Note from Megan: Watching Sharon and Abby grow together has been such a rewarding experience. To think of scared little Abby when I first met her, to the brave, happy girl you see now is unbelievable. Sharon is a testament to the outcome when you commit and put the time into training and working with your dog – and that this can be incredibly fun for both! All of us at dogma adore her and Abby and are always thrilled when they take part in another class or event. She has taken the time to understand Abby's fears, how to work her through them and all while being so amazingly patient and compassionate. This success story means a great deal to our entire team and we are all so proud of them both! We love having them be an integral part of the 'dogma regulars'! Keep up the good work and we look forward to continued playtimes and dancing in the future :)!!

Tuesday, 02 September 2014 00:00

Having your dog accustomed to being behind a gate (or door, ex-pen, etc.) can be helpful in many situations. It allows the dog a quiet place away from potentially stressful activity and gives you time to remove them when you cannot be fully supervising them. Preparing your dog to feel comfortable when being left alone will prove to be a useful skill throughout their lives. The steps to accustom them to a gate are:

1. Put the gate up somewhere in your house and always have it there to start, so that bringing out the gate does not become a trigger to them that they are going behind it.

2. Occasionally toss treats onto the other side of the gate for your dog to find on their own.

3. Feed the dog's meals on the other side of the gate.

4. After a few days, begin introducing a cue. Say your cue (ex: 'Behind gate'), toss treat. Praise as dog eats treat and then cue him out with another cue of your choice (do not reward the dog for coming out from gate).

5. Repeat step 5 numerous times until your dog enjoys going behind the gate for the treat, without actually closing the gate.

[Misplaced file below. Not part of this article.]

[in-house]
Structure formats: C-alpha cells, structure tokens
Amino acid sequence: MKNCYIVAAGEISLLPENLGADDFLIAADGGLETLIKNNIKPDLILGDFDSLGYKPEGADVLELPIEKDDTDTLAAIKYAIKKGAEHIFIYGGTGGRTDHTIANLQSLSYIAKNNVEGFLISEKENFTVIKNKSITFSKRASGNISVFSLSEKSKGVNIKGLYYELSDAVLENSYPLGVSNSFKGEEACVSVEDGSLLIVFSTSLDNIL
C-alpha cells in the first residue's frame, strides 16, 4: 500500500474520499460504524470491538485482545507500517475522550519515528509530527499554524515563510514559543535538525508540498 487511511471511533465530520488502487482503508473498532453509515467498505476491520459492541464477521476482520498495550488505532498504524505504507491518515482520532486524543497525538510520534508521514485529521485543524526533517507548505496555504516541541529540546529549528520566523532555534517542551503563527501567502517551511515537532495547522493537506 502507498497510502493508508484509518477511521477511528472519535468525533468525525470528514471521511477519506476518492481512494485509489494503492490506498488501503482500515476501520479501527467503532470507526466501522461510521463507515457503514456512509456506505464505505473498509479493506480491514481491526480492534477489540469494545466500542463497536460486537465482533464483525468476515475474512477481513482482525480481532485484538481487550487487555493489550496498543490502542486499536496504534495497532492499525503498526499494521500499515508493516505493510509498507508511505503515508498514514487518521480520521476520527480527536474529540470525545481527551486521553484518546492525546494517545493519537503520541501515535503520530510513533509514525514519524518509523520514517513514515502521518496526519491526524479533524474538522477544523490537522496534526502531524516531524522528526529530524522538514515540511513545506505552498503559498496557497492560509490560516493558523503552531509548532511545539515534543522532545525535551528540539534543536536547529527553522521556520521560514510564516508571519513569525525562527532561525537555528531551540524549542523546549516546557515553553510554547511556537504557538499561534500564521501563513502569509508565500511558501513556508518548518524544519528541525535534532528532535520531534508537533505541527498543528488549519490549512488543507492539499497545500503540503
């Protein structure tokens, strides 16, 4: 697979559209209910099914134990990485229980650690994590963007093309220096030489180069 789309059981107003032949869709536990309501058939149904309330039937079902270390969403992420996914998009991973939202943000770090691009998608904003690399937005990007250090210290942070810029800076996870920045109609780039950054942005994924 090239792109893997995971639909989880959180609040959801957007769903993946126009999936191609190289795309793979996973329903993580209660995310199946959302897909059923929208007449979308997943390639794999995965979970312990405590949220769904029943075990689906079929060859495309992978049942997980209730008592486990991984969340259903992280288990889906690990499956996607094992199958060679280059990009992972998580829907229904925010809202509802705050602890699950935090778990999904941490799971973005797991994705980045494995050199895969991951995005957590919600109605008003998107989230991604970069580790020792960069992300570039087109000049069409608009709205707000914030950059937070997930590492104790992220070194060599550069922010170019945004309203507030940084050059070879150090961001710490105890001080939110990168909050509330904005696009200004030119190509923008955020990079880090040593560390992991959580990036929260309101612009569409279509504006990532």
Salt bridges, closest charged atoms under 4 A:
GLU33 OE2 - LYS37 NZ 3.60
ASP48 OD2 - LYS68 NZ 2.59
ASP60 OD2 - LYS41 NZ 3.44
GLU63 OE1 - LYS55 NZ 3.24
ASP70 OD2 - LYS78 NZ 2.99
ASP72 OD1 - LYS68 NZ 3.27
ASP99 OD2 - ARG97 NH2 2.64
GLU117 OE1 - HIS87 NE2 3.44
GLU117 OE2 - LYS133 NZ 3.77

6. Start to cue the dog and encourage them to go in on their own. Once they are in, reward with a treat. Ensure you cue them to come out.

7. If they are hesitant to go in on their own, wait it out. Do not repeat the cue! Stay upbeat and positive and do not force them behind.

8. If the dog still will not go on their own, end the session – stay calm and do not appear frustrated. It was just too much for your dog. Try again at a later time. If the dog does go in, jackpot reward them!

9. After dog will go into gate on cue, begin to shut it when they go in. Treat repeatedly while they are in the closed gate to start. Only do small increments of time to start and then increase.

10. Start to get up and walk around, around room, towards the gate.

11. Take one step over the gate, then two, etc.

12. Start to walk around on other side of gate, while remaining in sight. Ensure you are returning to dog and rewarding.

13. Begin increasing duration by keeping yourself busy while dog is behind the gate. Go back and reward as needed when dog is being quiet. Ignore any crying or whining. Never let the dog out of the gate if they are crying. They need to learn they only come out when they are quiet.

14. Next start going out of sight for short periods. Build this up the same as the above steps. Do not continually make the time longer – vary this. Keep your sessions short!

15. As your dog begins to use the gate more, ensure you are not only using it when you leave the dog home alone. They may begin to pair the gate with isolation and create a negative association.

16. Always teach your dog that the gate is a positive, safe place for them!